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Quote of the Day: Toby Hemenway

July 6th, 2014

“Of course, we want to live in an attractive landscape. But if we can go beyond what plants look like, and examine what they are doing, we can begin to create gardens that have the health, resilience, and beauty of natural ecosystems while yielding abundant gifts for people and for other species.”

-Toby Hemnway Gaia’s Garden: A Guide to Home-Scale Permaculture, 2nd Edition
comfrey 1
Earlier this week I mentioned planting nitrogen fixing plants in the ornamental gardens for the benefits they bring to the other plants. There’s also a group of plants called dynamic accumulators that bring up lots of nutrients from deep within the soil. Whenever I plant a garden bet I try to add a few of these to my garden, comfrey is my favorite.
comfrey 2
Comfrey is not only a wonderfully beneficial plant for the garden, it’s also beautiful as well. The bees LOVE it. It just so happens that many of my comfrey plants came from my grandmother’s house. They were passed on to my mom who passed them along to me. I use comfrey leaves for lots of things, not only do I use them as mulch around plants, I also put a few in the planting holes of anything I add to the garden. They are supposed to help the plants by feeding them and by stimulating root growth. I also dry comfrey to feed the chickens all winter. Comfrey is also nice because it’s easy propagate so you can have it growing all over the garden easily and inexpensively.
comfrey 3
There are all kinds of dynamic accumulators, in fact many of the plants we call weeds are in this group. If you are interested in learning about this kind of companion plants I highly recommend the book quoted above. I checked this book out of the library so many times I finally purchased one for my library.

What’s your favorite companion planting group?

7 Comments to “Quote of the Day: Toby Hemenway”
  1. Laura @ Raise Your Garden on July 6, 2014 at 7:12 am

    Well, I’ve read planting marigolds next to basil, broccoli, eggplant, cucumbers, tomatoes and squash enhances their growth so I try to plant a mix up of those items in my bed. Marigolds are supposed to keep the beetles away from melons to so I plant some on the outskirts of my beds. Not sure if it definitely works, but it adds a little color to my veggie beds =) I love to learn all I can about companion planting and I’m trying to get a better hand on it!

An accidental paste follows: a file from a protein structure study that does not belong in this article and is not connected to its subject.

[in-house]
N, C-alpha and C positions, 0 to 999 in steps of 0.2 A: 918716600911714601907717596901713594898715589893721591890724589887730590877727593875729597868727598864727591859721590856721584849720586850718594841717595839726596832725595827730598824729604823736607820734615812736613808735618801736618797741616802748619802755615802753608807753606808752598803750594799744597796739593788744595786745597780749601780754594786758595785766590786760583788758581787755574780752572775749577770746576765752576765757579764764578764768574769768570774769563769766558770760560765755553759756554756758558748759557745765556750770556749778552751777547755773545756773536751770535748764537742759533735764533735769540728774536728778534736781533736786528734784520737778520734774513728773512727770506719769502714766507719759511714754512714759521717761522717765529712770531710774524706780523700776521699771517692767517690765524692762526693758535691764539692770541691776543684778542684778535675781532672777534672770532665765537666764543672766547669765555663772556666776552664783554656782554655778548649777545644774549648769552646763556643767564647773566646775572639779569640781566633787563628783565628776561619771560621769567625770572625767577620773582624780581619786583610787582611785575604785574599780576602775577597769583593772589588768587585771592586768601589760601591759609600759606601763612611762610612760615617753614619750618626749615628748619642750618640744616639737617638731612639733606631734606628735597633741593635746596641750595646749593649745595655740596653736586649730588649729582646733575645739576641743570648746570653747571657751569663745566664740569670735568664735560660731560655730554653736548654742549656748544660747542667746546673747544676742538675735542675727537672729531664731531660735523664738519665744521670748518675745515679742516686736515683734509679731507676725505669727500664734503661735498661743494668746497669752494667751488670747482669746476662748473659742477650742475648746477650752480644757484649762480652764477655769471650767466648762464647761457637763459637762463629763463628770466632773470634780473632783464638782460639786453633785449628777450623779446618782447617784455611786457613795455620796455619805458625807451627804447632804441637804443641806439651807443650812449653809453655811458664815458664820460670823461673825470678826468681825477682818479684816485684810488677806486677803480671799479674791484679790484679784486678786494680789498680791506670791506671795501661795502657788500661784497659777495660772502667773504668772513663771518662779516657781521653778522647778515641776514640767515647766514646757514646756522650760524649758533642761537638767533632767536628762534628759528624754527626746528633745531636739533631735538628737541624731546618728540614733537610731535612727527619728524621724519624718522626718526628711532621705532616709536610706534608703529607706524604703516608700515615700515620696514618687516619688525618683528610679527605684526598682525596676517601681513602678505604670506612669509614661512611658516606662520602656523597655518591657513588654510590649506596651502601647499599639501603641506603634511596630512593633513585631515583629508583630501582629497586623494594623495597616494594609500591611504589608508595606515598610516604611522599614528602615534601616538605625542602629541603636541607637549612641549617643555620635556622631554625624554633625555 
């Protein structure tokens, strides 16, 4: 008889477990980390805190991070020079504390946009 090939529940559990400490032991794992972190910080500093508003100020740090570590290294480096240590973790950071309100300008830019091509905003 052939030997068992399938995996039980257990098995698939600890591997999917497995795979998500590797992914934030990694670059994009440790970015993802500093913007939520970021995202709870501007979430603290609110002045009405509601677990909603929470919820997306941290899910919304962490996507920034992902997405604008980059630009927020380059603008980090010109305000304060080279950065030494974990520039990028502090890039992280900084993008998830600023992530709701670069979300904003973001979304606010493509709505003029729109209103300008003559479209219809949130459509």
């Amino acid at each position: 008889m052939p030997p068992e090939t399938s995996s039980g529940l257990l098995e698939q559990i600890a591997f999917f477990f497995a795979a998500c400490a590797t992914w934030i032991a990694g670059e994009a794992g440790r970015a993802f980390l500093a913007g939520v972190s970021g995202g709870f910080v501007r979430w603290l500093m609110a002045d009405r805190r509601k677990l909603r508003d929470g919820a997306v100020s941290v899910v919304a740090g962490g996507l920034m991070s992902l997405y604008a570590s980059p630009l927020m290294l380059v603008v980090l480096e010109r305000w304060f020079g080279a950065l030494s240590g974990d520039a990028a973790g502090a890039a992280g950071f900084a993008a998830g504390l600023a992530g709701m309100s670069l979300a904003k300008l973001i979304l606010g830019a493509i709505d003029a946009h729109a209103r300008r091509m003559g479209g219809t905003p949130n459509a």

Reply to Laura @ Raise Your Garden's comment

  2. Chris on July 6, 2014 at 11:22 am

    Yes, I do some companion planting as well…some for just asthetics. Some things just look beautiful together! :) Now I am off to find some comfrey…do you plant yours from seed or does it just march around by itself? I use borage much like you use comfrey!

    Reply to Chris's comment

  3. Caroline on July 6, 2014 at 10:39 pm

    So far, I’ve only done basil next to tomatoes and peppers.
    I look forward to learning more about companion plants. I have been throwing the pulled weeds at the base of my plants, hoping to add some nutrients that way (as mulch.)

    Reply to Caroline's comment

  4. Kyle on July 7, 2014 at 12:04 am

    I read Gaia’s Garden earlier this spring and have my first fruit tree guild that seems to be doing pretty well. I have a plum tree that seemed(?) to be ailing. I surrounded it with lupines, borage, comfrey, favas, nasturtiums, sweet pea, lemon balm, and a rose. It’s all looking remarkably good, given it was a plot of mostly dead land underneath landscaping fabric in February!

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  5. Maybelline on July 7, 2014 at 2:26 am

    French marigolds with tomatoes.

    Reply to Maybelline's comment

  6. Nebraska Dave on July 7, 2014 at 8:39 am

    Susy, I’m trying to get caught up with the blog posts I missed over the weekend. This one on companion planting has piqued my interest. You have mentioned before about the deep rooted plants pulling up the nutrients and minerals from the deeper soil to help the garden plants. Nature has a way of doing things right, don’t you think. I really should pay more attention to the wild and give up some of the row crop farming techniques. If Comfrey is easy to propagate can it become invasive? I still have a huge problem with unwanted plants in Terra Nova Gardens and don’t really want to add to it.

    Today I meet with the city health department. They want to talk with me about my gardening on vacant lots. Keeping vacant lots under control and clear of weeds falls under the jurisdiction of the heath department. That should be quite interesting.

    Have a great Comfrey day.

    Reply to Nebraska Dave's comment

  7. Charlie@Seattle Trekker on July 9, 2014 at 10:44 pm

    This is a fascinating subject and I appreciate the information…I went to the library and I checked out the book by Toby Hemenway that you referenced.

    Reply to Charlie@Seattle Trekker's comment

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This is a daily journal of my efforts to cultivate a more simple life, through local eating, gardening and so many other things. We used to live in a small suburban neighborhood Ohio but moved to 153 acres in Liberty, Maine in 2012.

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